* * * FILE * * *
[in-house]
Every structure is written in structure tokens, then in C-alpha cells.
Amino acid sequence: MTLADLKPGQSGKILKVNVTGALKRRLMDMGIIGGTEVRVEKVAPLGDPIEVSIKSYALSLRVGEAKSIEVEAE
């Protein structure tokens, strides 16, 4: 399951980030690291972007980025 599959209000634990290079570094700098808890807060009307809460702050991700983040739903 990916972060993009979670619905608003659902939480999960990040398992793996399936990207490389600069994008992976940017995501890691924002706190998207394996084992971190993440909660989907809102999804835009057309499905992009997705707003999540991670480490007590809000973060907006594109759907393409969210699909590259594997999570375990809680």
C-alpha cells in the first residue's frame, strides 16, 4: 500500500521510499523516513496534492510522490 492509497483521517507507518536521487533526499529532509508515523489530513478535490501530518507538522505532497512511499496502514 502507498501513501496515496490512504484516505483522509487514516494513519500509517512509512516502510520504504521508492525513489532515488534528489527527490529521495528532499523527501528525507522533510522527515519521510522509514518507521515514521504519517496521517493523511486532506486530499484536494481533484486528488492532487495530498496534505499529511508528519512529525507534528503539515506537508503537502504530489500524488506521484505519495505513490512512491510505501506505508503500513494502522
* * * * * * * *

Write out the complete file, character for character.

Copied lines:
[in-house]
Every structure is written in structure tokens, then in C-alpha cells.
Amino acid sequence: MTLADLKPGQSGKILKVNVTGALKRRLMDMGIIGGTEVRVEKVAPLGDPIEVSIKSYALSLRVGEAKSIEVEAE
């Protein structure tokens, strides 16, 4: 399951980030690291972007980025 599959209000634990290079570094700098808890807060009307809460702050991700983040739903 990916972060993009979670619905608003659902939480999960990040398992793996399936990207490389600069994008992976940017995501890691924002706190998207394996084992971190993440909660989907809102999804835009057309499905992009997705707003999540991670480490007590809000973060907006594109759907393409969210699909590259594997999570375990809680």
C-alpha cells in the first residue's frame, strides 16, 4: 500500500521510499523516513496534492510522490 492509497483521517507507518536521487533526499529532509508515523489530513478535490501530518507538522505532497512511499496502514 502507498501513501496515496490512504484516505483522509487514516494513519500509517512509512516502510520504504521508492525513489532515488534528489527527490529521495528532499523527501528525507522533510522527515519521510522509514518507521515514521504519517496521517493523511486532506486530499484536494481533484486528488492532487495530498496534505499529511508528519512529525507534528503539515506537508503537502504530489500524488506521484505519495505513490512512491510505501506505508503500513494502522